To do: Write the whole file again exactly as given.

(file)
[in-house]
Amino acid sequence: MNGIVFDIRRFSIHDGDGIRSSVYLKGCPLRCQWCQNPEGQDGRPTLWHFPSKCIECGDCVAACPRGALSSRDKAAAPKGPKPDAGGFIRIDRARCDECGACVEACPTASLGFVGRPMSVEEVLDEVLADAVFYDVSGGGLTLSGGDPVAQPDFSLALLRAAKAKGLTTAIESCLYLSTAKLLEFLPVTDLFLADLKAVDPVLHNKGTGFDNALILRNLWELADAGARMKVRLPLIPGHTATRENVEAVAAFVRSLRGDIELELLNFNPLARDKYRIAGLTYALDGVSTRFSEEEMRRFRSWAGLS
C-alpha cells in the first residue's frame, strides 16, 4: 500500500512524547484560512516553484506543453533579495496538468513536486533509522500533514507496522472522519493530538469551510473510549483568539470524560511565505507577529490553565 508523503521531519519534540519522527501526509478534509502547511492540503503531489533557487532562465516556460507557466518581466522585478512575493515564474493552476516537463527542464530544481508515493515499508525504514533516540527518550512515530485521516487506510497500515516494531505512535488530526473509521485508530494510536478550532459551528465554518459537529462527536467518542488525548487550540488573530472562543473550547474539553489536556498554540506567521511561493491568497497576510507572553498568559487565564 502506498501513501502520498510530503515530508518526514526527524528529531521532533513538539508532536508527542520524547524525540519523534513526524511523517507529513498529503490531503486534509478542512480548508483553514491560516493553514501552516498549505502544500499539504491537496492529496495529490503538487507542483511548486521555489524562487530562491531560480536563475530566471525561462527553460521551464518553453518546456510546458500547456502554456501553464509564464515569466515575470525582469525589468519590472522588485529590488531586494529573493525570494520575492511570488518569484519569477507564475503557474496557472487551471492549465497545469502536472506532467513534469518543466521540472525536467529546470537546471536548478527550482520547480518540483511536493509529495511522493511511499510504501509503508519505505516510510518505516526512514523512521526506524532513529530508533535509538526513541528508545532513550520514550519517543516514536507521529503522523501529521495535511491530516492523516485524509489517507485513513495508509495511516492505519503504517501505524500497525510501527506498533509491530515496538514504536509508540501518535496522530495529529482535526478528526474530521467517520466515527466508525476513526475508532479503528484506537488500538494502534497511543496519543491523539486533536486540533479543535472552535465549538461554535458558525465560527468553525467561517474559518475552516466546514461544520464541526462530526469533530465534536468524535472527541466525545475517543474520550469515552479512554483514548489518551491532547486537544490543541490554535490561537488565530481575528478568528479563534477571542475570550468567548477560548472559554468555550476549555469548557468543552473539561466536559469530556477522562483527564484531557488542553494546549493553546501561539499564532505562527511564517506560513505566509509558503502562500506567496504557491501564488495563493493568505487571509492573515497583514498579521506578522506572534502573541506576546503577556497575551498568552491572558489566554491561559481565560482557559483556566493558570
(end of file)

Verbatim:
[in-house]
Amino acid sequence: MNGIVFDIRRFSIHDGDGIRSSVYLKGCPLRCQWCQNPEGQDGRPTLWHFPSKCIECGDCVAACPRGALSSRDKAAAPKGPKPDAGGFIRIDRARCDECGACVEACPTASLGFVGRPMSVEEVLDEVLADAVFYDVSGGGLTLSGGDPVAQPDFSLALLRAAKAKGLTTAIESCLYLSTAKLLEFLPVTDLFLADLKAVDPVLHNKGTGFDNALILRNLWELADAGARMKVRLPLIPGHTATRENVEAVAAFVRSLRGDIELELLNFNPLARDKYRIAGLTYALDGVSTRFSEEEMRRFRSWAGLS
C-alpha cells in the first residue's frame, strides 16, 4: 500500500512524547484560512516553484506543453533579495496538468513536486533509522500533514507496522472522519493530538469551510473510549483568539470524560511565505507577529490553565 508523503521531519519534540519522527501526509478534509502547511492540503503531489533557487532562465516556460507557466518581466522585478512575493515564474493552476516537463527542464530544481508515493515499508525504514533516540527518550512515530485521516487506510497500515516494531505512535488530526473509521485508530494510536478550532459551528465554518459537529462527536467518542488525548487550540488573530472562543473550547474539553489536556498554540506567521511561493491568497497576510507572553498568559487565564 502506498501513501502520498510530503515530508518526514526527524528529531521532533513538539508532536508527542520524547524525540519523534513526524511523517507529513498529503490531503486534509478542512480548508483553514491560516493553514501552516498549505502544500499539504491537496492529496495529490503538487507542483511548486521555489524562487530562491531560480536563475530566471525561462527553460521551464518553453518546456510546458500547456502554456501553464509564464515569466515575470525582469525589468519590472522588485529590488531586494529573493525570494520575492511570488518569484519569477507564475503557474496557472487551471492549465497545469502536472506532467513534469518543466521540472525536467529546470537546471536548478527550482520547480518540483511536493509529495511522493511511499510504501509503508519505505516510510518505516526512514523512521526506524532513529530508533535509538526513541528508545532513550520514550519517543516514536507521529503522523501529521495535511491530516492523516485524509489517507485513513495508509495511516492505519503504517501505524500497525510501527506498533509491530515496538514504536509508540501518535496522530495529529482535526478528526474530521467517520466515527466508525476513526475508532479503528484506537488500538494502534497511543496519543491523539486533536486540533479543535472552535465549538461554535458558525465560527468553525467561517474559518475552516466546514461544520464541526462530526469533530465534536468524535472527541466525545475517543474520550469515552479512554483514548489518551491532547486537544490543541490554535490561537488565530481575528478568528479563534477571542475570550468567548477560548472559554468555550476549555469548557468543552473539561466536559469530556477522562483527564484531557488542553494546549493553546501561539499564532505562527511564517506560513505566509509558503502562500506567496504557491501564488495563493493568505487571509492573515497583514498579521506578522506572534502573541506576546503577556497575551498568552491572558489566554491561559481565560482557559483556566493558570